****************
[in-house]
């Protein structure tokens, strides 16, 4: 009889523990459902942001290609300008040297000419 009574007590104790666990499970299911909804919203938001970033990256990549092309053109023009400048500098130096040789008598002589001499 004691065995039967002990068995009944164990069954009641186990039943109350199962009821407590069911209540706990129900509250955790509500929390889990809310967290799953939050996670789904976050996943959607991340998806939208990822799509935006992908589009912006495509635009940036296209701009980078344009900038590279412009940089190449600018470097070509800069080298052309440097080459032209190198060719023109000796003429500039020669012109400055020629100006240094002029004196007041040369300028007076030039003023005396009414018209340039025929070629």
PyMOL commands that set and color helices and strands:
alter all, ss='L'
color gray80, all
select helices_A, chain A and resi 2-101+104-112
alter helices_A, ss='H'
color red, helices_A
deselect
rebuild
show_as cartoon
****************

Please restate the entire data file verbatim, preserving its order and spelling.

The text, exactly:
[in-house]
């Protein structure tokens, strides 16, 4: 009889523990459902942001290609300008040297000419 009574007590104790666990499970299911909804919203938001970033990256990549092309053109023009400048500098130096040789008598002589001499 004691065995039967002990068995009944164990069954009641186990039943109350199962009821407590069911209540706990129900509250955790509500929390889990809310967290799953939050996670789904976050996943959607991340998806939208990822799509935006992908589009912006495509635009940036296209701009980078344009900038590279412009940089190449600018470097070509800069080298052309440097080459032209190198060719023109000796003429500039020669012109400055020629100006240094002029004196007041040369300028007076030039003023005396009414018209340039025929070629």
PyMOL commands that set and color helices and strands:
alter all, ss='L'
color gray80, all
select helices_A, chain A and resi 2-101+104-112
alter helices_A, ss='H'
color red, helices_A
deselect
rebuild
show_as cartoon